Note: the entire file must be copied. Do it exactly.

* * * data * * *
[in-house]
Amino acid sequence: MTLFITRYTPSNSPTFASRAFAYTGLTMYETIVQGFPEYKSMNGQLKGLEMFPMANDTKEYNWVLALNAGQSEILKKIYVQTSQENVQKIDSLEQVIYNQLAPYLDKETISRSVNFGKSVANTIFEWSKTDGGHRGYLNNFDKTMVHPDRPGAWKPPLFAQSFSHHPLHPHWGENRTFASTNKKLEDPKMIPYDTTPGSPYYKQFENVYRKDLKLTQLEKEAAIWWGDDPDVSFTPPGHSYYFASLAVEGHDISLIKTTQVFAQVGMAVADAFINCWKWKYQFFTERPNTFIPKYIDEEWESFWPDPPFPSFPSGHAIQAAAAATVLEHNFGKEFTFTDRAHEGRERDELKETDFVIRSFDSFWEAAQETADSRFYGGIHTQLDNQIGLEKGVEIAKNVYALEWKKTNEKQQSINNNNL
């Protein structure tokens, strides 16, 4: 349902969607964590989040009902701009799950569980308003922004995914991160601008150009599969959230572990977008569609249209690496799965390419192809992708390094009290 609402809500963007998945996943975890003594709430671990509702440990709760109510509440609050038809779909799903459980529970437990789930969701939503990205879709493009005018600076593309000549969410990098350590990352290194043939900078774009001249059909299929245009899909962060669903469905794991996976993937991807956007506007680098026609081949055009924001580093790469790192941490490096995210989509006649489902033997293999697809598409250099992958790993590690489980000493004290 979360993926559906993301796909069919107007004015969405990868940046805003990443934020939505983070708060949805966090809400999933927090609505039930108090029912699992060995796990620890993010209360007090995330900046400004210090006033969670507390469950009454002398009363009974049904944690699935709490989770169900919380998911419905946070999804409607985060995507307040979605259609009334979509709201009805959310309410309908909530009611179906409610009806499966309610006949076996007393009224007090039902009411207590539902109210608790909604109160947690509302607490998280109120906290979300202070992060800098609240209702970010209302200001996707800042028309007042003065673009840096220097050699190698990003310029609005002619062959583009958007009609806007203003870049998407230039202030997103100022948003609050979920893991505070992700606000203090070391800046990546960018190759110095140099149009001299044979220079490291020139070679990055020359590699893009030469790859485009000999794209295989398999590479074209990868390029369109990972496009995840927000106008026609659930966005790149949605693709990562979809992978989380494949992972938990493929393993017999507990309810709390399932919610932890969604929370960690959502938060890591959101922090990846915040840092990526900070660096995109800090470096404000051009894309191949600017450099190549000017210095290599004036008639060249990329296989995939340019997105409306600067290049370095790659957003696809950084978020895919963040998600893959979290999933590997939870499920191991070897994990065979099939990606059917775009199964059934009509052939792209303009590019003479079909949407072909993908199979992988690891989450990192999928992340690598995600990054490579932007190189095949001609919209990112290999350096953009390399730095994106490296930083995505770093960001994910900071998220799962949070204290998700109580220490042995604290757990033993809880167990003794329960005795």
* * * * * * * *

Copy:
[in-house]
Amino acid sequence: MTLFITRYTPSNSPTFASRAFAYTGLTMYETIVQGFPEYKSMNGQLKGLEMFPMANDTKEYNWVLALNAGQSEILKKIYVQTSQENVQKIDSLEQVIYNQLAPYLDKETISRSVNFGKSVANTIFEWSKTDGGHRGYLNNFDKTMVHPDRPGAWKPPLFAQSFSHHPLHPHWGENRTFASTNKKLEDPKMIPYDTTPGSPYYKQFENVYRKDLKLTQLEKEAAIWWGDDPDVSFTPPGHSYYFASLAVEGHDISLIKTTQVFAQVGMAVADAFINCWKWKYQFFTERPNTFIPKYIDEEWESFWPDPPFPSFPSGHAIQAAAAATVLEHNFGKEFTFTDRAHEGRERDELKETDFVIRSFDSFWEAAQETADSRFYGGIHTQLDNQIGLEKGVEIAKNVYALEWKKTNEKQQSINNNNL
């Protein structure tokens, strides 16, 4: 349902969607964590989040009902701009799950569980308003922004995914991160601008150009599969959230572990977008569609249209690496799965390419192809992708390094009290 609402809500963007998945996943975890003594709430671990509702440990709760109510509440609050038809779909799903459980529970437990789930969701939503990205879709493009005018600076593309000549969410990098350590990352290194043939900078774009001249059909299929245009899909962060669903469905794991996976993937991807956007506007680098026609081949055009924001580093790469790192941490490096995210989509006649489902033997293999697809598409250099992958790993590690489980000493004290 979360993926559906993301796909069919107007004015969405990868940046805003990443934020939505983070708060949805966090809400999933927090609505039930108090029912699992060995796990620890993010209360007090995330900046400004210090006033969670507390469950009454002398009363009974049904944690699935709490989770169900919380998911419905946070999804409607985060995507307040979605259609009334979509709201009805959310309410309908909530009611179906409610009806499966309610006949076996007393009224007090039902009411207590539902109210608790909604109160947690509302607490998280109120906290979300202070992060800098609240209702970010209302200001996707800042028309007042003065673009840096220097050699190698990003310029609005002619062959583009958007009609806007203003870049998407230039202030997103100022948003609050979920893991505070992700606000203090070391800046990546960018190759110095140099149009001299044979220079490291020139070679990055020359590699893009030469790859485009000999794209295989398999590479074209990868390029369109990972496009995840927000106008026609659930966005790149949605693709990562979809992978989380494949992972938990493929393993017999507990309810709390399932919610932890969604929370960690959502938060890591959101922090990846915040840092990526900070660096995109800090470096404000051009894309191949600017450099190549000017210095290599004036008639060249990329296989995939340019997105409306600067290049370095790659957003696809950084978020895919963040998600893959979290999933590997939870499920191991070897994990065979099939990606059917775009199964059934009509052939792209303009590019003479079909949407072909993908199979992988690891989450990192999928992340690598995600990054490579932007190189095949001609919209990112290999350096953009390399730095994106490296930083995505770093960001994910900071998220799962949070204290998700109580220490042995604290757990033993809880167990003794329960005795």